For the angular distribution function #Y_(l)^(m_l)(theta,phi)#, #m_l# stands for the projection of the angular momentum #l#. As it turns out, it is basically the shape of the orbitals because it corresponds to the #z# angular momentum of the orbital.

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THE MAGNETIC QUANTUM NUMBER, FOR THE 4F ORBITAL

#m_l#, the magnetic quantum number, takes on the values #0, pm1, pm2, . . . , pm l#, where #l# is an integer. For each #l#, there corresponds an orbital name, so #l = 0 -> s#, #l = 1 -> p#, #l = 2 -> d#, #l = 3 -> f#, #l = 4 -> g#, etc.

For the #4f# orbital, #n = 4# and #l = 3#, meaning that #m_l = 0, pm1, pm2, pm3#.

Therefore, there are #7# #m_l# values for the #4f# orbital, and there happens to be 7 different #4f# orbitals:

#4f_(y(3x^2-y^2)): m_l = -3##4f_(z(x^2-y^2)): m_l = -2##4f_(yz^2): m_l = -1##4f_(z^3): m_l = 0##4f_(xz^2): m_l = +1##4f_(xyz): m_l = +2##4f_(x(x^2-3y^2)): m_l = +3#

But why are there #7#? Yes, #m_l# correlates with how there are #7#, but there are other reasons why there are #7# unique #f# orbitals.

MORE-OR-LESS WHY THERE ARE #\mathbf(2l+1)# ORBITALS POSSIBLE

Consider the #2p# orbitals as a simpler example.

When you have #m_l = -1, 0, +1#, you know you get three orbitals: #2p_x#, #2p_y#, and #2p_z#, but #m_l# only correlates with three orbitals without further explanation.

You could also take the #2p_z# orbital and think of it another way. If you want the angular momentum in the #z# direction, you can examine the following angular part of the Schrodinger equation in spherical coordinates:

#hatL_zY_l^(m_l)(theta,phi) = m_lℏY_l^(m_l)(theta,phi)#

resembling #hatHpsi = Epsi#.

Without getting into too many complicated details (you don"t have to know the three expressions for the #Y_(l)^(m_l)(theta,phi)#), you can assert that the #z# angular momentum #L_z# can be expressed for three different #m_l# values, which trace out the #2p_z# orbital in units of #ℏ#, where #ℏ = h/(2pi)# and #h# is Planck"s constant.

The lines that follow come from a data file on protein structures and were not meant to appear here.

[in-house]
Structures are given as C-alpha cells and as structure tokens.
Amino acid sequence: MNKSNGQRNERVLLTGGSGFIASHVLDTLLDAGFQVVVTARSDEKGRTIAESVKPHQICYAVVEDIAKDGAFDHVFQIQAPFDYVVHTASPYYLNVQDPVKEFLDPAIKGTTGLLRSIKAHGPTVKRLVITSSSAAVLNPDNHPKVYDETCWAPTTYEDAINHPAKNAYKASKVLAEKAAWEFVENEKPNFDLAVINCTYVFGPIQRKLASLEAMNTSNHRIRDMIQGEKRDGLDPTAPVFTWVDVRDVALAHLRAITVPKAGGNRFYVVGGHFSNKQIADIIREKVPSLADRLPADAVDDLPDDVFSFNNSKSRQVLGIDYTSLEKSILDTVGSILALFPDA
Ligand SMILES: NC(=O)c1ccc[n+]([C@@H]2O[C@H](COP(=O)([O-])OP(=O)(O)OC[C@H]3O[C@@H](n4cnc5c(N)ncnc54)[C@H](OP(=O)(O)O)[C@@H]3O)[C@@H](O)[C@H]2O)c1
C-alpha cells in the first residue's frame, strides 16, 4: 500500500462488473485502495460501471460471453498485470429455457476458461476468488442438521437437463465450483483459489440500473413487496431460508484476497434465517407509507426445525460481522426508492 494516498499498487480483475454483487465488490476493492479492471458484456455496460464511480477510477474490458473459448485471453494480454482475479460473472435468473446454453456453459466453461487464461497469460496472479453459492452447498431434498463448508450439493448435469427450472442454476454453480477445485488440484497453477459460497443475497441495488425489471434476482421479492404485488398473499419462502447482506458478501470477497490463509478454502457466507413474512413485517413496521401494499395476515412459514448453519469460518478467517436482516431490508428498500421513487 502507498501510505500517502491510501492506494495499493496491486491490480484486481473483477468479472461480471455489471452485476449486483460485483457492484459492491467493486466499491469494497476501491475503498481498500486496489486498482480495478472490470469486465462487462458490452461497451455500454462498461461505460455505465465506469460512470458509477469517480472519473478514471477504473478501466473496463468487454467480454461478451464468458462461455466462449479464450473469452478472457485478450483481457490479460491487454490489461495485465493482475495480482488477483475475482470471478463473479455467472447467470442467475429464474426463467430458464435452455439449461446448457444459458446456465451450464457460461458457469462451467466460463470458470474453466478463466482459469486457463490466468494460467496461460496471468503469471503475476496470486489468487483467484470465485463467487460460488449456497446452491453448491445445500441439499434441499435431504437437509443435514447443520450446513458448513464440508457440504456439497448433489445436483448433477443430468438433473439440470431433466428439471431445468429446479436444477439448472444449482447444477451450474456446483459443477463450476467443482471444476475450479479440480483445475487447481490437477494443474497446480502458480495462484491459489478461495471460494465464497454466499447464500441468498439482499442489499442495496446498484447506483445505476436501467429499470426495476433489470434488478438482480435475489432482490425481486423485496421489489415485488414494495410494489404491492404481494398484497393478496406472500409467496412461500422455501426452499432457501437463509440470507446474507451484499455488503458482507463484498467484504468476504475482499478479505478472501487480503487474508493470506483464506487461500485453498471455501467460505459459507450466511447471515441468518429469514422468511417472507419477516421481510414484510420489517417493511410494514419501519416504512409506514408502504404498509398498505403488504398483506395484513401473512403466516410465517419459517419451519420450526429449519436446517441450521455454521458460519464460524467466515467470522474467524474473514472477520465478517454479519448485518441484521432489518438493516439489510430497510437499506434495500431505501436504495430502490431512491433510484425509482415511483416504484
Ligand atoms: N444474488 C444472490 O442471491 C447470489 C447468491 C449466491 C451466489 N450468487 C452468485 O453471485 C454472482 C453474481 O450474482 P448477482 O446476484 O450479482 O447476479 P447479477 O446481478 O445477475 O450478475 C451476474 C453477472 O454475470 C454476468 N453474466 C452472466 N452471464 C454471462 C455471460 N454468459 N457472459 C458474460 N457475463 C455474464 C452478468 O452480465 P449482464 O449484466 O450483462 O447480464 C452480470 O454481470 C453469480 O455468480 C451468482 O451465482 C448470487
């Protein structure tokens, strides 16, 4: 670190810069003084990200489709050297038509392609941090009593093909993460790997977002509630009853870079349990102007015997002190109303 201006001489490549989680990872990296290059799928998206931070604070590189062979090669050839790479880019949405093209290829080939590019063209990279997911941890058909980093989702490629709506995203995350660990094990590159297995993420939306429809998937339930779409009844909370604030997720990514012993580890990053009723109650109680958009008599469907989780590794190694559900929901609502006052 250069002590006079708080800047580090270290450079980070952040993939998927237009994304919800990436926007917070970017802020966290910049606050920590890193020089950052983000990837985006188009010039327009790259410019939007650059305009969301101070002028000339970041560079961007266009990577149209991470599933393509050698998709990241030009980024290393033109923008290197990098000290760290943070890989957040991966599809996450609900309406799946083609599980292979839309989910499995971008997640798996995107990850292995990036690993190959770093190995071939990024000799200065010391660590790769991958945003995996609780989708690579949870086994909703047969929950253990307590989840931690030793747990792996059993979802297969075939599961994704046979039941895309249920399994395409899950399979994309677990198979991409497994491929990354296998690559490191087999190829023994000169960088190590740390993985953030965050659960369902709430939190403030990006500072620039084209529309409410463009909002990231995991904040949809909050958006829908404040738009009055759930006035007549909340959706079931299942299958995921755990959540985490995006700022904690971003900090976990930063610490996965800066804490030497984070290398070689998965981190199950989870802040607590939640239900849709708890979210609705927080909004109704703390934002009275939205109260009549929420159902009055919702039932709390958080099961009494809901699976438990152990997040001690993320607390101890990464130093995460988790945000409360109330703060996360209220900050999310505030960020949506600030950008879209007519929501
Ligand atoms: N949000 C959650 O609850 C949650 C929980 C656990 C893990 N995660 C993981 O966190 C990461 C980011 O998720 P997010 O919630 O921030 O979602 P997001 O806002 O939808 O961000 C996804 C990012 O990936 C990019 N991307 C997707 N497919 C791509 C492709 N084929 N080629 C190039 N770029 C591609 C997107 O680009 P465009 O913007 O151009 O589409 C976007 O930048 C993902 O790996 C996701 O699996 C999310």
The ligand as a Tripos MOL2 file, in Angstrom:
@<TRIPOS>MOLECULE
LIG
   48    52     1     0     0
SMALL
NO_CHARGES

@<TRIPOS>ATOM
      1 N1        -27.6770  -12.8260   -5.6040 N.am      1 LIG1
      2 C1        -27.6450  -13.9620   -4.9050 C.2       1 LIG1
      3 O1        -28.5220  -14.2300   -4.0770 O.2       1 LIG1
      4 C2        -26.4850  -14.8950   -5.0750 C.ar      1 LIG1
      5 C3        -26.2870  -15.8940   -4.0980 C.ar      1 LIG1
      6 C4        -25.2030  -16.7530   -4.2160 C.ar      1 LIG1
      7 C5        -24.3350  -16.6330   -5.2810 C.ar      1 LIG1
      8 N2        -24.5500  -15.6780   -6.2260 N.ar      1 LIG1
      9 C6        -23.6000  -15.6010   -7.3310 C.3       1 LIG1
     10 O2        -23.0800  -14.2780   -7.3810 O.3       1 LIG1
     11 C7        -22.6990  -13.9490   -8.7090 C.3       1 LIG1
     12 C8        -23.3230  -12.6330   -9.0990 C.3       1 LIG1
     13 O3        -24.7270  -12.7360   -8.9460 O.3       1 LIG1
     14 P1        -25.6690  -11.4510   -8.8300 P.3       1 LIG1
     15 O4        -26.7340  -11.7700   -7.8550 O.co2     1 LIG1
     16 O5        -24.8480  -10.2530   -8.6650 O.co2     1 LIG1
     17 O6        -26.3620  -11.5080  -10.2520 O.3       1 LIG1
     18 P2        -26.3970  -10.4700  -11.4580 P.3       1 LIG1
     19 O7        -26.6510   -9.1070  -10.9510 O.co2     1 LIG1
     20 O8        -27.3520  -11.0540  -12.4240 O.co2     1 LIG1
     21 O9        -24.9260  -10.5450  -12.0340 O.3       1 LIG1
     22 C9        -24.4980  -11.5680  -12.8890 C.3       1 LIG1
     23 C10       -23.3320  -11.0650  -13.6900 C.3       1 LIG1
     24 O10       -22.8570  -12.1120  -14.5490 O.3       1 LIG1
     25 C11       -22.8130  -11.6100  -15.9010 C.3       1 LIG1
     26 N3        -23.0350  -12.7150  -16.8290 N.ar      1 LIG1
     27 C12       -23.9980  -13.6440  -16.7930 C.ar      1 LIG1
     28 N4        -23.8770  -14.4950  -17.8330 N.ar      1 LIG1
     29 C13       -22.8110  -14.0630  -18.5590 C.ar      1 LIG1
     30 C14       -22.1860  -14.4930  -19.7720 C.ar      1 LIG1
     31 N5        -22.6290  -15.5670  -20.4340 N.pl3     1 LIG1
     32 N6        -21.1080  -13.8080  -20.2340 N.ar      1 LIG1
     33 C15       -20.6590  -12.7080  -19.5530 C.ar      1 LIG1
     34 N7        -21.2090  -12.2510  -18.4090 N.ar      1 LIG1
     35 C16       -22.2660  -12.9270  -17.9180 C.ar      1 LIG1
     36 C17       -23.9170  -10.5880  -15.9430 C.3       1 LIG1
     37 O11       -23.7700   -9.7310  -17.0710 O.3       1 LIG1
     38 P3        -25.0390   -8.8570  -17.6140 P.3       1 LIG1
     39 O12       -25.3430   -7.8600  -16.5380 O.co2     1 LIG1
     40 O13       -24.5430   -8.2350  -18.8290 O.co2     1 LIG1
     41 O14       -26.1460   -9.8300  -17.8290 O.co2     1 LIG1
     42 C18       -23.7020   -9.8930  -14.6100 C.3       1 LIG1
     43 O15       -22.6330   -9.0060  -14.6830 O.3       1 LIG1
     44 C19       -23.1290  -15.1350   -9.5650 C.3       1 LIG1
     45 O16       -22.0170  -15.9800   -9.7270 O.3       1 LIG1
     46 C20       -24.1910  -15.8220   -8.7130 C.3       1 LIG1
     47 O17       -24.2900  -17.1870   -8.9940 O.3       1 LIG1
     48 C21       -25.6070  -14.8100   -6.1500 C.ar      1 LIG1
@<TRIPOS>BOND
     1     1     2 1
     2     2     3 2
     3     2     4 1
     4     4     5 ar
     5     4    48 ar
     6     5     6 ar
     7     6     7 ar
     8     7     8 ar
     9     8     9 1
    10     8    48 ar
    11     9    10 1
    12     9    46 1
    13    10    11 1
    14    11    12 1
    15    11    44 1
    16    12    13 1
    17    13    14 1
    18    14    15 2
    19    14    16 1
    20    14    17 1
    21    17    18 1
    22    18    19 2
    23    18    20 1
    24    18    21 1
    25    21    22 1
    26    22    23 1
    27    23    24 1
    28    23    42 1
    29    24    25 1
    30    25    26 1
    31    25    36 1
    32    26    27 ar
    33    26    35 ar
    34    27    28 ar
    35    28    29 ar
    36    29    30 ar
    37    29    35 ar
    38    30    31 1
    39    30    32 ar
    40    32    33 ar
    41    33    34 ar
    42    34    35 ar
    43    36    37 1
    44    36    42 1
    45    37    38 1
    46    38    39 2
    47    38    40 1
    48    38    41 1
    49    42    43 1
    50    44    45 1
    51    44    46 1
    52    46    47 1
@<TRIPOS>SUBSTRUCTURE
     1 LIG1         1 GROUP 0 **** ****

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You have three relevant #m_l# projections depicted (ignore the #pm2ℏ#; that"s because the diagram is of a #d# orbital, but we can apply it to the #2p_z# orbital):

#m_l = -1 -> L_z => -ℏ# (forming the bottom lobe, labeled #-ℏ#)#m_l = 0 -> L_z => 0# (forming the central dot, or node, labeled #0#)#m_l = +1 -> L_z => ℏ# (forming the top lobe, labeled #ℏ#)

Naturally, the top lobe is symmetrically-shaped in relation to the bottom lobe.

THE ORTHOGONALITY CONDITION

Now, a quantum mechanical postulate/requirement for an orbital is that it be orthogonal (perpendicular) to all the other possible orbitals.

Two mathematical ways of conveying that are the dot product and the cross product:

#hatxcdothaty = > cdot > = 0##hatxcdothatz = > cdot > = 0##hatycdothatz = > cdot > = 0##hatx xxhaty = > xx > = > = hatz##haty xxhatz = > xx > = > = hatx##hatz xxhatx = > xx > = > = haty#

Since the #2p_z# lies along the #z# axis and since the #z# axis is the #2p_z# orbital"s axis of symmetry, the only way the other orbitals can be orthogonal is that they lie along the #\mathbf(x)# and #mathbf(y)# axes (as you may have recognized in the pattern from the above dot and cross products).

Clearly, the #x#, #y#, and #z# axes, as you"ve seen many times in #xyz# coordinate systems, are perpendicular.

As a result of #m_l = -1, 0, +1# as well as the orthogonality condition, there are three orbitals possible: #2p_x#, #2p_y#, and #2p_z#.

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Similarly, because there are #7# values of #m_l# for the #4f# orbitals, they are constructed to be particularly shaped according to the above angular momentum Schrodinger equation, in such a way that they are all orthogonal to each other.

There just happens to be #7# different orbital shapes that are all orthogonal to each other, just in more complex ways than the #2p# example.